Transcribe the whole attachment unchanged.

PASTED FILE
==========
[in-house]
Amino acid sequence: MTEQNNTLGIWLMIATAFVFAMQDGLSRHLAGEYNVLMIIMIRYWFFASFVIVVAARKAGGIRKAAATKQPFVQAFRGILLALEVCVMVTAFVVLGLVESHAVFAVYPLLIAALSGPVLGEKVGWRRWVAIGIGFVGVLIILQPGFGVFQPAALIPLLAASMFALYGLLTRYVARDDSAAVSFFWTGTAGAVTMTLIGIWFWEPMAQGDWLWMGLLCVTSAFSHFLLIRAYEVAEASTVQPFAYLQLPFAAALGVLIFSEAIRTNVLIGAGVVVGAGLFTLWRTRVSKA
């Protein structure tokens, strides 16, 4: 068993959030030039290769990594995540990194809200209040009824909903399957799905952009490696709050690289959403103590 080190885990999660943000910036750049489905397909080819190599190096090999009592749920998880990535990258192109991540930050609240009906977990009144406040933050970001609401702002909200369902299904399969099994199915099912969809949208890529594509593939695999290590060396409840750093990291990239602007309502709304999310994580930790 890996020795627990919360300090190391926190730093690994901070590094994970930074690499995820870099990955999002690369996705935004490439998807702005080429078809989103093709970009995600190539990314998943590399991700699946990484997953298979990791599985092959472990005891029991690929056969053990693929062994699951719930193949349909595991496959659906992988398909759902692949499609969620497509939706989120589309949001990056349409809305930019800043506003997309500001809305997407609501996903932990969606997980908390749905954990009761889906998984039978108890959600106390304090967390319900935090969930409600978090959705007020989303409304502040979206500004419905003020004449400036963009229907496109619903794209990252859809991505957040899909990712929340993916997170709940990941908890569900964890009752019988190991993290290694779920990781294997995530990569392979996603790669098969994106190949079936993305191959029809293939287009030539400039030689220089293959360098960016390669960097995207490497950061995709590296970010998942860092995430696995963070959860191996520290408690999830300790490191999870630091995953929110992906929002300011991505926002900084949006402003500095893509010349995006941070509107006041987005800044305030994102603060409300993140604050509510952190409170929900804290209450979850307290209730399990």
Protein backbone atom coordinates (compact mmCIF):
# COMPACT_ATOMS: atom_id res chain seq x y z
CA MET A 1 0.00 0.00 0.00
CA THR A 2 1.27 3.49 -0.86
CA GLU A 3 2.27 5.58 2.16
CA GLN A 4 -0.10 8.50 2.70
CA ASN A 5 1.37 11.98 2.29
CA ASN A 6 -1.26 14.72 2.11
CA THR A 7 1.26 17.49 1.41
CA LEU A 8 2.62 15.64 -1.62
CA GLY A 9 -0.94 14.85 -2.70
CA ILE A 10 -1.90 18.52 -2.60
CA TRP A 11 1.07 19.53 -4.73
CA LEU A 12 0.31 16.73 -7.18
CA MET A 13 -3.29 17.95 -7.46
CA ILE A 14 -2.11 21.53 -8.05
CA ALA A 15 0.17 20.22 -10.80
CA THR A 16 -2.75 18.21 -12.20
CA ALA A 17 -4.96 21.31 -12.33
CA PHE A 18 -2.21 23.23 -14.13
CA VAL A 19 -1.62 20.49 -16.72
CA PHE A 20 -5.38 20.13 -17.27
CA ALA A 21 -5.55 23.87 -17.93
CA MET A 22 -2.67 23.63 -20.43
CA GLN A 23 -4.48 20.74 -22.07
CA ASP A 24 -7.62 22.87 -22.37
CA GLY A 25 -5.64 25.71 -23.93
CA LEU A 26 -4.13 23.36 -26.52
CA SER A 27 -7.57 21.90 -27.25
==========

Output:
[in-house]
Amino acid sequence: MTEQNNTLGIWLMIATAFVFAMQDGLSRHLAGEYNVLMIIMIRYWFFASFVIVVAARKAGGIRKAAATKQPFVQAFRGILLALEVCVMVTAFVVLGLVESHAVFAVYPLLIAALSGPVLGEKVGWRRWVAIGIGFVGVLIILQPGFGVFQPAALIPLLAASMFALYGLLTRYVARDDSAAVSFFWTGTAGAVTMTLIGIWFWEPMAQGDWLWMGLLCVTSAFSHFLLIRAYEVAEASTVQPFAYLQLPFAAALGVLIFSEAIRTNVLIGAGVVVGAGLFTLWRTRVSKA
């Protein structure tokens, strides 16, 4: 068993959030030039290769990594995540990194809200209040009824909903399957799905952009490696709050690289959403103590 080190885990999660943000910036750049489905397909080819190599190096090999009592749920998880990535990258192109991540930050609240009906977990009144406040933050970001609401702002909200369902299904399969099994199915099912969809949208890529594509593939695999290590060396409840750093990291990239602007309502709304999310994580930790 890996020795627990919360300090190391926190730093690994901070590094994970930074690499995820870099990955999002690369996705935004490439998807702005080429078809989103093709970009995600190539990314998943590399991700699946990484997953298979990791599985092959472990005891029991690929056969053990693929062994699951719930193949349909595991496959659906992988398909759902692949499609969620497509939706989120589309949001990056349409809305930019800043506003997309500001809305997407609501996903932990969606997980908390749905954990009761889906998984039978108890959600106390304090967390319900935090969930409600978090959705007020989303409304502040979206500004419905003020004449400036963009229907496109619903794209990252859809991505957040899909990712929340993916997170709940990941908890569900964890009752019988190991993290290694779920990781294997995530990569392979996603790669098969994106190949079936993305191959029809293939287009030539400039030689220089293959360098960016390669960097995207490497950061995709590296970010998942860092995430696995963070959860191996520290408690999830300790490191999870630091995953929110992906929002300011991505926002900084949006402003500095893509010349995006941070509107006041987005800044305030994102603060409300993140604050509510952190409170929900804290209450979850307290209730399990």
Protein backbone atom coordinates (compact mmCIF):
# COMPACT_ATOMS: atom_id res chain seq x y z
CA MET A 1 0.00 0.00 0.00
CA THR A 2 1.27 3.49 -0.86
CA GLU A 3 2.27 5.58 2.16
CA GLN A 4 -0.10 8.50 2.70
CA ASN A 5 1.37 11.98 2.29
CA ASN A 6 -1.26 14.72 2.11
CA THR A 7 1.26 17.49 1.41
CA LEU A 8 2.62 15.64 -1.62
CA GLY A 9 -0.94 14.85 -2.70
CA ILE A 10 -1.90 18.52 -2.60
CA TRP A 11 1.07 19.53 -4.73
CA LEU A 12 0.31 16.73 -7.18
CA MET A 13 -3.29 17.95 -7.46
CA ILE A 14 -2.11 21.53 -8.05
CA ALA A 15 0.17 20.22 -10.80
CA THR A 16 -2.75 18.21 -12.20
CA ALA A 17 -4.96 21.31 -12.33
CA PHE A 18 -2.21 23.23 -14.13
CA VAL A 19 -1.62 20.49 -16.72
CA PHE A 20 -5.38 20.13 -17.27
CA ALA A 21 -5.55 23.87 -17.93
CA MET A 22 -2.67 23.63 -20.43
CA GLN A 23 -4.48 20.74 -22.07
CA ASP A 24 -7.62 22.87 -22.37
CA GLY A 25 -5.64 25.71 -23.93
CA LEU A 26 -4.13 23.36 -26.52
CA SER A 27 -7.57 21.90 -27.25